• Désirée Koslin
  • Janet Snyder
Part of the The New Middle Ages book series (TNMA)


Audiences interested in the attire, dress, and textiles of the Middle Ages are aware of the importance of, as well as the challenges, in this field of study. It is widely recognized that medieval society depended on clothing codes and prestigious textile furnishings for signs of identity as well as the actual economic underpinnings of society. The evidence for these phenomena, however, is scant and embedded in the greater context of the surviving material from the period. Furthermore, between these sources and us lie several hundred years of interventions that have added facts and fiction, interpretation and alteration in an ongoing, multilayered process of change involving ideas about the culture of what we call the “Middle Ages.”


LIterary HIstory Culture Theory Matenal Culture Clothing Style Means Flaw 
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  1. 2.
    For the structuralist approach, see Ferdinand de Saussure, A Course in General Linguistics (London: Peter Owen, 1960), andGoogle Scholar
  2. Roland Barthes, Mythologies (London: Paladin, 1973); and his Système de la Mode (1967) in trans, as The Fashion System (New York: Hill and Wang, 1983). The study of material culture, using a progression of description, deduction, and speculation, is defined by Jules Prown in his “Mind in Matter: An Introduction to Material Culture Theory and Method,” The Winterthur Portfolio (17, 1982). Design history was recently introduced in academic curricula, see, for an introductionGoogle Scholar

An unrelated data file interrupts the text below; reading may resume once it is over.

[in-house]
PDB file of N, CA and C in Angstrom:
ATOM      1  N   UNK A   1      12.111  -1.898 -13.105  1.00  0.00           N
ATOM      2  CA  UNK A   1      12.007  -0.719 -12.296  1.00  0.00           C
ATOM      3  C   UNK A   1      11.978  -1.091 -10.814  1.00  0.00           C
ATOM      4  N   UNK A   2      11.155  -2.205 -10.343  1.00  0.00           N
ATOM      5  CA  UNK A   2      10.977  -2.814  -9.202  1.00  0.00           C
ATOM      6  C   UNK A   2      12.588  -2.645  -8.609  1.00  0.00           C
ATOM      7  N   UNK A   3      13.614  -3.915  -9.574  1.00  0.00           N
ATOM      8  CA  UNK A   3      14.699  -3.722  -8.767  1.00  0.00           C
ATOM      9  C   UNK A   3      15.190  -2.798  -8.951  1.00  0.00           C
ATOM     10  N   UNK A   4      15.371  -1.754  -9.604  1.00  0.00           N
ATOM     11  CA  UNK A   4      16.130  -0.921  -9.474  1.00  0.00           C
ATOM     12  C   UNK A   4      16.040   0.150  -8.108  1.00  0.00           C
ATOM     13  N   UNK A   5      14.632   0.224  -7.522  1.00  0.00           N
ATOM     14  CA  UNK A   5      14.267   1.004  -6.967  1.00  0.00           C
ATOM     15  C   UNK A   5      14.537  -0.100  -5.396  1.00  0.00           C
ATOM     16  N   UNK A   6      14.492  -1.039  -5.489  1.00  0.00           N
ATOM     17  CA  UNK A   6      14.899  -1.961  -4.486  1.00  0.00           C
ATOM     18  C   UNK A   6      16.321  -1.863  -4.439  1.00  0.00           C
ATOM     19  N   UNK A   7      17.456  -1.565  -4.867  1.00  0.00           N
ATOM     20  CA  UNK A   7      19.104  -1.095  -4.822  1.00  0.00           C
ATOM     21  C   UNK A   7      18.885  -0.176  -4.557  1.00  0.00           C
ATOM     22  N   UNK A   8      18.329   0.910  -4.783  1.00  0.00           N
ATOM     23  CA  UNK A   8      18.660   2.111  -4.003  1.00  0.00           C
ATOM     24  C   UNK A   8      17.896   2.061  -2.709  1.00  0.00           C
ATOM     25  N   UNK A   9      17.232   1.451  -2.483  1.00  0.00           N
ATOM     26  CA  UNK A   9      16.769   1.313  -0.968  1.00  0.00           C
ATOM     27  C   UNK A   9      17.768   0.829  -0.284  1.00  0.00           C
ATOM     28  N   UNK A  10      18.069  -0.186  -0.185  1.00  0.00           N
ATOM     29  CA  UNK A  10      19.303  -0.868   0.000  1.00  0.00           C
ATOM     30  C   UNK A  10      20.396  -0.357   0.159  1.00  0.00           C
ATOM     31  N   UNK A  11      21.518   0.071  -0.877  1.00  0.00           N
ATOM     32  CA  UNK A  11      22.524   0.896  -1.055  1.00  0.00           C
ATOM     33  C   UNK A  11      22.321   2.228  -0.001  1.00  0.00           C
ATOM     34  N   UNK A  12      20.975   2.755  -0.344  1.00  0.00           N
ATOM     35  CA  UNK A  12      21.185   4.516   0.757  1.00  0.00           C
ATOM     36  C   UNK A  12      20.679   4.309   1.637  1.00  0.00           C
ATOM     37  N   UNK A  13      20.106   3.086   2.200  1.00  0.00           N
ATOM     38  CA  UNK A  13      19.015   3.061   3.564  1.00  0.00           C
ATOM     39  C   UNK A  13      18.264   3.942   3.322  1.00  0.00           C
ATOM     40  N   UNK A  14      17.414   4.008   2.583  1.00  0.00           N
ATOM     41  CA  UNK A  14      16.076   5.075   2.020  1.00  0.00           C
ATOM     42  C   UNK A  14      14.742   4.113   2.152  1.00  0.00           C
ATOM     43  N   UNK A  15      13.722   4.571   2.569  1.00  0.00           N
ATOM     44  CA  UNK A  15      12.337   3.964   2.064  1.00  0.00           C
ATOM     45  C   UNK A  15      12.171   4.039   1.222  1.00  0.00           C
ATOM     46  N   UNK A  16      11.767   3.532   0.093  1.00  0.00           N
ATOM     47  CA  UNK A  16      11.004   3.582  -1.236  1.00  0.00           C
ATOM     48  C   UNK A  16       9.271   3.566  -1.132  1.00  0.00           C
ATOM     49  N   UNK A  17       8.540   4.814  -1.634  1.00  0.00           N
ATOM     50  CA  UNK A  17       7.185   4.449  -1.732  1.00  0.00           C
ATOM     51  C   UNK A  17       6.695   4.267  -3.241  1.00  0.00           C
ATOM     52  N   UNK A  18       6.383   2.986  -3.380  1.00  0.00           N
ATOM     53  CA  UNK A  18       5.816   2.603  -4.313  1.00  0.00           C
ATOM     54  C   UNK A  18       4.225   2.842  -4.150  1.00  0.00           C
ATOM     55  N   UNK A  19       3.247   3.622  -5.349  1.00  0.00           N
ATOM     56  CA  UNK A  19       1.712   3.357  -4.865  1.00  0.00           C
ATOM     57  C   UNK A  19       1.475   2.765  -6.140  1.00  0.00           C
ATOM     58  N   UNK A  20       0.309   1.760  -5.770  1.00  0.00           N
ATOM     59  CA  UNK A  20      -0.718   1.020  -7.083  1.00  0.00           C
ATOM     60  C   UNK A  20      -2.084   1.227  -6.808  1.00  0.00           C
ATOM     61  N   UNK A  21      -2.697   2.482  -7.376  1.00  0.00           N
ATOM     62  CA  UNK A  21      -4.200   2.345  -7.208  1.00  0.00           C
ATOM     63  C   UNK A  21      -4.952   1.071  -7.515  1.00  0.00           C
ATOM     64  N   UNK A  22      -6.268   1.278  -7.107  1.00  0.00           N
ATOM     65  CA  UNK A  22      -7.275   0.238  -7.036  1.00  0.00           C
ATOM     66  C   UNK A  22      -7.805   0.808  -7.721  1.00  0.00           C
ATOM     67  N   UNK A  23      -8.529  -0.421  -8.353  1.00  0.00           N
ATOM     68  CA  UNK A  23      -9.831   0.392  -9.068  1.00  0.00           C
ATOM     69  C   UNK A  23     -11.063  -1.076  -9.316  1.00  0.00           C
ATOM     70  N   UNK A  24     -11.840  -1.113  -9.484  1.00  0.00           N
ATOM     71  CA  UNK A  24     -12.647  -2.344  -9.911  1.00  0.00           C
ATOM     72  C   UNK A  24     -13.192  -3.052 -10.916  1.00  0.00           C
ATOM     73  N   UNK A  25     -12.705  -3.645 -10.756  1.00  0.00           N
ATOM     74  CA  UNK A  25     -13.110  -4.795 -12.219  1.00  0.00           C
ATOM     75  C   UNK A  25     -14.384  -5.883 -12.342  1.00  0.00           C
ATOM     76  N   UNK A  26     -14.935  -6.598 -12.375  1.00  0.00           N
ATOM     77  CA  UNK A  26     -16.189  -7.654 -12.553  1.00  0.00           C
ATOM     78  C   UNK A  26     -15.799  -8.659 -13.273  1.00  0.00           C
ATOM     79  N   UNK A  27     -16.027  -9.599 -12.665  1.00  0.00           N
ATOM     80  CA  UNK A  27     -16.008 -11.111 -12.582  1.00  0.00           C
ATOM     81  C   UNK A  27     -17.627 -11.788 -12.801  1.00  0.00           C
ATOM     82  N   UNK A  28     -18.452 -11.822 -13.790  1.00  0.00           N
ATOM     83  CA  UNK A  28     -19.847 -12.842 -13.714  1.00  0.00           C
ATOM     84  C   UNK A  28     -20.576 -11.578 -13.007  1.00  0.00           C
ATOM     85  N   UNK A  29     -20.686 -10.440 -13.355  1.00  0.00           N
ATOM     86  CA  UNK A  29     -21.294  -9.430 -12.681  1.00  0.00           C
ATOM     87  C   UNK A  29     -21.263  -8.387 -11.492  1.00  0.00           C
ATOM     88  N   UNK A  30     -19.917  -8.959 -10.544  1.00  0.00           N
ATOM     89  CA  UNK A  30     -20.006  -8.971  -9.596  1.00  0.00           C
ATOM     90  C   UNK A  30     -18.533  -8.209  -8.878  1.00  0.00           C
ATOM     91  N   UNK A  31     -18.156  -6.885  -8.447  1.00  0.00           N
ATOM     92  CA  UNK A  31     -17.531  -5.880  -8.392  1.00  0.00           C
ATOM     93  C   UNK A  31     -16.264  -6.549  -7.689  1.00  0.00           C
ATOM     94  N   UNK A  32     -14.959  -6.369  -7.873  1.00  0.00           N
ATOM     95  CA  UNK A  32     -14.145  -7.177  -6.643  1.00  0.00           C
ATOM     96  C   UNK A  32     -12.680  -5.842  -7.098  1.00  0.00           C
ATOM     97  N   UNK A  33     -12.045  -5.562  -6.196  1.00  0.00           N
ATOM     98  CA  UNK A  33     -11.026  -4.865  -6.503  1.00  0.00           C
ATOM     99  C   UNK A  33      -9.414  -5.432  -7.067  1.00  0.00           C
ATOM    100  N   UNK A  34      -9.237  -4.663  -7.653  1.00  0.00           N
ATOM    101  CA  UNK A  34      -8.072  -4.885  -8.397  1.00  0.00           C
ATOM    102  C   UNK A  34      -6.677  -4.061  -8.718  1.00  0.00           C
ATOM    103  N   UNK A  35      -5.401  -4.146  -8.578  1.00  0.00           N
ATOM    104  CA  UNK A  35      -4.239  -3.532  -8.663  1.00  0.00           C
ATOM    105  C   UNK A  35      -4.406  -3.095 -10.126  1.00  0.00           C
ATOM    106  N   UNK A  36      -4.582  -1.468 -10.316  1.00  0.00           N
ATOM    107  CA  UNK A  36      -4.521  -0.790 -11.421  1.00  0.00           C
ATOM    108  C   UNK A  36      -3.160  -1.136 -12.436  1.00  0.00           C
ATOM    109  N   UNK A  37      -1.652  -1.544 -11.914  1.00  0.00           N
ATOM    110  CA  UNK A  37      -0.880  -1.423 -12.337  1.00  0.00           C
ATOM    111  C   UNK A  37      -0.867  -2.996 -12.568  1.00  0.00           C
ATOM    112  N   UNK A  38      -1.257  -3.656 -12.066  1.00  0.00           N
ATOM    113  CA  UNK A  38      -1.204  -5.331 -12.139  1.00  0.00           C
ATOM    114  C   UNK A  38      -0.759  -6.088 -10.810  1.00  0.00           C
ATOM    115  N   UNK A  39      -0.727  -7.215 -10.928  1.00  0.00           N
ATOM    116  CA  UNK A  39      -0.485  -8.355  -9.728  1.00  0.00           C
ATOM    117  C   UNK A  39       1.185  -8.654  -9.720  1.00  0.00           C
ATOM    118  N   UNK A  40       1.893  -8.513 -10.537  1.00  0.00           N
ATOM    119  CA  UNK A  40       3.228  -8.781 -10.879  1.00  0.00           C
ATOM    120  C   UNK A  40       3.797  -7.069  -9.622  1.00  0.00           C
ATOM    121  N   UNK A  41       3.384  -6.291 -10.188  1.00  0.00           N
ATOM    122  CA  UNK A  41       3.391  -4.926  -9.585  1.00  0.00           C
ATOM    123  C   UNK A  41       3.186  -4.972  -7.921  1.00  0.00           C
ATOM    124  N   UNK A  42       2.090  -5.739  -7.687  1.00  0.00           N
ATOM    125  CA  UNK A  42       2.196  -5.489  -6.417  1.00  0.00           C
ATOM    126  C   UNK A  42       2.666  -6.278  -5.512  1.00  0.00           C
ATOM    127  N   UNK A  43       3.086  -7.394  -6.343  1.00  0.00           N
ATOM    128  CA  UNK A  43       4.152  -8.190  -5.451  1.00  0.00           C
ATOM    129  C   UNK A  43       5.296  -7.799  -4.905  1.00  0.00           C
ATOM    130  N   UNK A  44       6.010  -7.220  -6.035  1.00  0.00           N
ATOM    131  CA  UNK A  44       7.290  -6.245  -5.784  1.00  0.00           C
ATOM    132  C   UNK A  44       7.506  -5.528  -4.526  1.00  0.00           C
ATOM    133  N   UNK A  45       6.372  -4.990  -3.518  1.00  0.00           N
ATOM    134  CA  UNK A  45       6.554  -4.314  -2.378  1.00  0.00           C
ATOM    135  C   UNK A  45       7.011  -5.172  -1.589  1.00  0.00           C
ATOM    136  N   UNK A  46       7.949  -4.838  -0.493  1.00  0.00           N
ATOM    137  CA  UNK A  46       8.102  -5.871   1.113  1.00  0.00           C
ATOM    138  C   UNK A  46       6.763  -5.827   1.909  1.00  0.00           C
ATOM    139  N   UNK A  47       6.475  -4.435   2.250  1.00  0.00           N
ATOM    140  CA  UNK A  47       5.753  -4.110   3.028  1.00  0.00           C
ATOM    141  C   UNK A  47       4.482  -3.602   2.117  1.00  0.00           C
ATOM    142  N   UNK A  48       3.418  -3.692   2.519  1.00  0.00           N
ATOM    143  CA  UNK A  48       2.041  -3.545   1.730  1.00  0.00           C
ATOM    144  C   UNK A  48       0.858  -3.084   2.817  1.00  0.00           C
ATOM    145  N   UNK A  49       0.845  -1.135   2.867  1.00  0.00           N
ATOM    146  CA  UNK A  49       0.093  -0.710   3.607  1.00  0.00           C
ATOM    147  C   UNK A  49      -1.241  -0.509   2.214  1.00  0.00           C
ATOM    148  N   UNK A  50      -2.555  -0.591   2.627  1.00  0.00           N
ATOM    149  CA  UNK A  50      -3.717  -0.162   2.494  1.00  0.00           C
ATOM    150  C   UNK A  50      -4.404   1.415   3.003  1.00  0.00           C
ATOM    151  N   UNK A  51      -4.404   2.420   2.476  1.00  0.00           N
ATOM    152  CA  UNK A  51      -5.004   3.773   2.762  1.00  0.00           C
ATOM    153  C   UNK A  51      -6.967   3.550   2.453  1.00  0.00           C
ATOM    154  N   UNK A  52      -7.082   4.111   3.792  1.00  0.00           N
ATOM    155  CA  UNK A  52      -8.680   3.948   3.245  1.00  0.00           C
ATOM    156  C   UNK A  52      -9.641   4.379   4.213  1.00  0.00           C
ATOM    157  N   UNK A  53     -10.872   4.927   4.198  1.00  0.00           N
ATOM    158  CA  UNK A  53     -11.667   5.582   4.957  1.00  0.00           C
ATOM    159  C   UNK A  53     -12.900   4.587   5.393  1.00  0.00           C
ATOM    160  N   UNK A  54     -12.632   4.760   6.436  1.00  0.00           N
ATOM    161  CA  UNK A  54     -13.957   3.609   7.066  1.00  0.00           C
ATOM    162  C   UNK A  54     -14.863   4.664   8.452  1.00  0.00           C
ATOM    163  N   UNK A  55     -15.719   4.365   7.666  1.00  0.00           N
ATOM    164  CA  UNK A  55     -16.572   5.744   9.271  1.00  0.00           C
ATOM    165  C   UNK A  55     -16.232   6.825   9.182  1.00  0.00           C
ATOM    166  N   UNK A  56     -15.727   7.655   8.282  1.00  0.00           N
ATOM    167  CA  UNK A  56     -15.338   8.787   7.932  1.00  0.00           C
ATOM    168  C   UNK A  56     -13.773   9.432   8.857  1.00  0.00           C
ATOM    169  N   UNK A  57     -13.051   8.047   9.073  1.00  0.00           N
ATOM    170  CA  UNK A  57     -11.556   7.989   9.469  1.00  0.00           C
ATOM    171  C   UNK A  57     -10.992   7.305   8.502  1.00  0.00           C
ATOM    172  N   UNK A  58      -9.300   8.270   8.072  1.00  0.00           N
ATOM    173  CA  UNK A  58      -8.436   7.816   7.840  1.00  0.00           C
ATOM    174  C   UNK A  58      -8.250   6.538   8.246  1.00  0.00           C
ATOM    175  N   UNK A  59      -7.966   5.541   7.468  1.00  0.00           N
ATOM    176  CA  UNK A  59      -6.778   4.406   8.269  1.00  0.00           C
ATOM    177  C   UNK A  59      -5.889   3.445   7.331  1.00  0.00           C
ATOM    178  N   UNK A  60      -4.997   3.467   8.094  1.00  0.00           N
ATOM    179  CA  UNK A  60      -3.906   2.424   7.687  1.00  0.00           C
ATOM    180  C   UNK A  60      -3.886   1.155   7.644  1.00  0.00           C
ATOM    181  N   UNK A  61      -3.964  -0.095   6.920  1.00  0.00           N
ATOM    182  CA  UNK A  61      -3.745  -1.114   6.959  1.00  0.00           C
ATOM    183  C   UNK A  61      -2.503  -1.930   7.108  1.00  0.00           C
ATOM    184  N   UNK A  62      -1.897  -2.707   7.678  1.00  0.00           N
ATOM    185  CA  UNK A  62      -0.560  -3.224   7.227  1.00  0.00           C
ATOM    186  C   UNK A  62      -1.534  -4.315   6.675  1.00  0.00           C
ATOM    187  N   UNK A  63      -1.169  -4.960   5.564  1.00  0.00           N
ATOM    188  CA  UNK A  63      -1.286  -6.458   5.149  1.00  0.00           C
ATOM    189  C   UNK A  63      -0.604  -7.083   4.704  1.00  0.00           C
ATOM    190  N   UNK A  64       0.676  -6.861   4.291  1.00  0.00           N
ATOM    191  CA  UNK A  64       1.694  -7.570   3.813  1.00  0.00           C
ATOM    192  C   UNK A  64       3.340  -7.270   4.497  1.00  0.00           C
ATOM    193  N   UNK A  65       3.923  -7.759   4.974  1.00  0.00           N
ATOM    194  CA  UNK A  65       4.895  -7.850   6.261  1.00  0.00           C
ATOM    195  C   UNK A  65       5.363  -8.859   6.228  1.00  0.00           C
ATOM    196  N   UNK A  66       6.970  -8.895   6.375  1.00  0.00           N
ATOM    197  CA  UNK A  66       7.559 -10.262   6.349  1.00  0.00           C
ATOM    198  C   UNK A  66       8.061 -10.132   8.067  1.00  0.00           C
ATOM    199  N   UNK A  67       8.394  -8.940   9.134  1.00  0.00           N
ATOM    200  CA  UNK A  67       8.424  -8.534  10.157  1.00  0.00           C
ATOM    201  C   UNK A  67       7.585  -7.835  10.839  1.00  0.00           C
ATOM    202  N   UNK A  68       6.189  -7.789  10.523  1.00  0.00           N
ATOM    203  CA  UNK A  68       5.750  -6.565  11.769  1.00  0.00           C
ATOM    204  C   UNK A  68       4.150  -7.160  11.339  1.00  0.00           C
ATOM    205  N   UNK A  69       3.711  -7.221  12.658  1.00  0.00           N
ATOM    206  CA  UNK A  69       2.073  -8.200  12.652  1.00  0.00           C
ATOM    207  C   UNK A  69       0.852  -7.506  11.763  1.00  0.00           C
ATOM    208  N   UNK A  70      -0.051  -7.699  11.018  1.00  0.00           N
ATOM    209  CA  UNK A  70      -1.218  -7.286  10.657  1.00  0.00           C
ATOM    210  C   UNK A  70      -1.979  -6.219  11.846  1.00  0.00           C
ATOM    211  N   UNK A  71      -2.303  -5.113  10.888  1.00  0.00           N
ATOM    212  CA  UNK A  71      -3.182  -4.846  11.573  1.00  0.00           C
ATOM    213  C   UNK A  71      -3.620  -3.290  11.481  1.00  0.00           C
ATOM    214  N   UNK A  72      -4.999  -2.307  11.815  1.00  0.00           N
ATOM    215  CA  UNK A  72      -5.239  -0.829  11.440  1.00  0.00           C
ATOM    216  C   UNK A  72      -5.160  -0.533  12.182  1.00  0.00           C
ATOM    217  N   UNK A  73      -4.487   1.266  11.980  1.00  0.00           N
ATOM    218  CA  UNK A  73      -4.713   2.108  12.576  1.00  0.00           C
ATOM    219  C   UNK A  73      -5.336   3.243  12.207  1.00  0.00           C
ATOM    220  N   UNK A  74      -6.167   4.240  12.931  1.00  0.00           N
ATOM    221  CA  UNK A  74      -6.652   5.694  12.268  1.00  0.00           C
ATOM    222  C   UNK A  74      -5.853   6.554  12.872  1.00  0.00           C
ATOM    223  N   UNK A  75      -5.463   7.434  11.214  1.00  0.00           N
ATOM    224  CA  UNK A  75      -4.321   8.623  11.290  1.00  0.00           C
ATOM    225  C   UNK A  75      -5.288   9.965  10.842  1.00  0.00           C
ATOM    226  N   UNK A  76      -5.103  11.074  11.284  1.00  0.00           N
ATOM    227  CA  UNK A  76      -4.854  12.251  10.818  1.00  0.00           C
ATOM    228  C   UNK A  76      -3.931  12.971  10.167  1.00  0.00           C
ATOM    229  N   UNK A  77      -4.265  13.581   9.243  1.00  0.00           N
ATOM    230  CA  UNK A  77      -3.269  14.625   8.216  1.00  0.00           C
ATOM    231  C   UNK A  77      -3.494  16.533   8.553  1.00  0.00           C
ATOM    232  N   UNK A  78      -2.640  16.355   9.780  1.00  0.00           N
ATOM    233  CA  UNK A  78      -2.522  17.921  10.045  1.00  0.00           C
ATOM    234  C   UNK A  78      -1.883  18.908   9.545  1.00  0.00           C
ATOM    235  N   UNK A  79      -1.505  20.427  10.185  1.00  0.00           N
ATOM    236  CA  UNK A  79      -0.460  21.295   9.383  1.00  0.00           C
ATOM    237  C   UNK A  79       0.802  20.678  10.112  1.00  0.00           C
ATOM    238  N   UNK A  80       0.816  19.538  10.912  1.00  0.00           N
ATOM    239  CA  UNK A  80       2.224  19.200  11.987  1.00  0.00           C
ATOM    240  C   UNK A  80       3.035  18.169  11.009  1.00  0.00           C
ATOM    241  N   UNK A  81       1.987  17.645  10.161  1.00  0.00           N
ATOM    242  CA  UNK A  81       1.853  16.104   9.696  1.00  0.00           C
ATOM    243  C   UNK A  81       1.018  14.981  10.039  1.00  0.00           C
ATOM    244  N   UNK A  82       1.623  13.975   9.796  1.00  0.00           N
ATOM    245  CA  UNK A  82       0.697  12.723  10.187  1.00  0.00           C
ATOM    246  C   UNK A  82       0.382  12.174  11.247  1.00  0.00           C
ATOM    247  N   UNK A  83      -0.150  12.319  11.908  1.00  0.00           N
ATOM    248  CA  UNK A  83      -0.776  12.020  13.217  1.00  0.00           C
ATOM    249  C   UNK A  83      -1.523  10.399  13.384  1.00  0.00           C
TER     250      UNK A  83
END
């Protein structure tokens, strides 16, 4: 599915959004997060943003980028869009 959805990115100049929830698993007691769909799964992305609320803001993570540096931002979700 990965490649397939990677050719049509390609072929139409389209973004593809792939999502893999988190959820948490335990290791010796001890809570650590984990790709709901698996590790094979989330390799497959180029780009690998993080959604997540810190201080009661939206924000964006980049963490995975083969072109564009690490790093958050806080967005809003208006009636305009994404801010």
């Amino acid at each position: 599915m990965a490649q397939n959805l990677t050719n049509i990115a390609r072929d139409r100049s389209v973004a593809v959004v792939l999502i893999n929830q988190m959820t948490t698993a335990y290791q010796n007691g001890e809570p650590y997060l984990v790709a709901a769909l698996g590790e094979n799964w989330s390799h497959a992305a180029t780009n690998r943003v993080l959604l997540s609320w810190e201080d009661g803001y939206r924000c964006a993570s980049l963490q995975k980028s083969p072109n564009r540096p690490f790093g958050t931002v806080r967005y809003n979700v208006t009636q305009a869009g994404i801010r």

3. John A. Walker, Design History and the History of Design (London: Pluto Press, 1989); andGoogle Scholar
  4. Adrian Forty, Objects of Desire: Design and Society since 1150 (London: Thames and Hudson, 1986).Google Scholar
  5. 3.
    Joseph Strutt’s 1796 Complete View of the Dress and Habits of the People of England is accessible in the 1970 facsimile of the 1842 reprint edited by J. R. Planché (London: Tabard Press, 1970); Eugène Viollet-le-Duc, Dictionnaire raisonné du mobilier français de l’époque carolingienne à la renaissance, vols. III–IV (Paris: Morel et Cie, 1872); and for textiles especially,Google Scholar
  6. Otto von Falke, Kunstgeschichte der Seidenweberei (Berlin: Ernst Wasmuth, 1921 (1913).Google Scholar
  7. 4.
    See Hans Robert Jauss, “Literary History as a Challenge to Literary Theory,” in New Directions in Literary History, ed. Ralph Cohen (Baltimore: Johns Hopkins University Press, 1974), 13.Google Scholar

Copyright information

© Désirée G. Koslin and Janet E. Snyder 2002

Authors and Affiliations

  • Désirée Koslin
  • Janet Snyder

There are no affiliations available

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